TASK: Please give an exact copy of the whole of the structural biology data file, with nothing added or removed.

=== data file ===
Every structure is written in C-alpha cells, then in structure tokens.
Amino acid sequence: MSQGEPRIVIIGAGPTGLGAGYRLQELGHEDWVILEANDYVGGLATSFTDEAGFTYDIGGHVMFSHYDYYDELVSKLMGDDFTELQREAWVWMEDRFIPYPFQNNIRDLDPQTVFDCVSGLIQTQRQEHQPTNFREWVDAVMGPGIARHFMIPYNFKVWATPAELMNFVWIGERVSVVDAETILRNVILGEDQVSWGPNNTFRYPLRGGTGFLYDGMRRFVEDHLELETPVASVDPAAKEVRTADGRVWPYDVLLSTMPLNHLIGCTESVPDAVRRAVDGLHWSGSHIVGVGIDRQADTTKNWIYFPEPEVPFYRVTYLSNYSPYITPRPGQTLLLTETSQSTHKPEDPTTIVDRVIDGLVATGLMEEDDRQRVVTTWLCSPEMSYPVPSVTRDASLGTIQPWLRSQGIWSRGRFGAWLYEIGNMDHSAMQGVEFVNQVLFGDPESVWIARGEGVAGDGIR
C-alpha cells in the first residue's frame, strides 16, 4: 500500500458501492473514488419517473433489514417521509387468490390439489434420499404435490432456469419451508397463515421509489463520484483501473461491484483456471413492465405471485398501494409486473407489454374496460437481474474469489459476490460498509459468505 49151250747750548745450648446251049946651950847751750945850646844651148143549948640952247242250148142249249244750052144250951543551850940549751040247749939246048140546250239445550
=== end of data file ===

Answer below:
Every structure is written in C-alpha cells, then in structure tokens.
Amino acid sequence: MSQGEPRIVIIGAGPTGLGAGYRLQELGHEDWVILEANDYVGGLATSFTDEAGFTYDIGGHVMFSHYDYYDELVSKLMGDDFTELQREAWVWMEDRFIPYPFQNNIRDLDPQTVFDCVSGLIQTQRQEHQPTNFREWVDAVMGPGIARHFMIPYNFKVWATPAELMNFVWIGERVSVVDAETILRNVILGEDQVSWGPNNTFRYPLRGGTGFLYDGMRRFVEDHLELETPVASVDPAAKEVRTADGRVWPYDVLLSTMPLNHLIGCTESVPDAVRRAVDGLHWSGSHIVGVGIDRQADTTKNWIYFPEPEVPFYRVTYLSNYSPYITPRPGQTLLLTETSQSTHKPEDPTTIVDRVIDGLVATGLMEEDDRQRVVTTWLCSPEMSYPVPSVTRDASLGTIQPWLRSQGIWSRGRFGAWLYEIGNMDHSAMQGVEFVNQVLFGDPESVWIARGEGVAGDGIR
C-alpha cells in the first residue's frame, strides 16, 4: 500500500458501492473514488419517473433489514417521509387468490390439489434420499404435490432456469419451508397463515421509489463520484483501473461491484483456471413492465405471485398501494409486473407489454374496460437481474474469489459476490460498509459468505 49151250747750548745450648446251049946651950847751750945850646844651148143549948640952247242250148142249249244750052144250951543551850940549751040247749939246048140546250239445550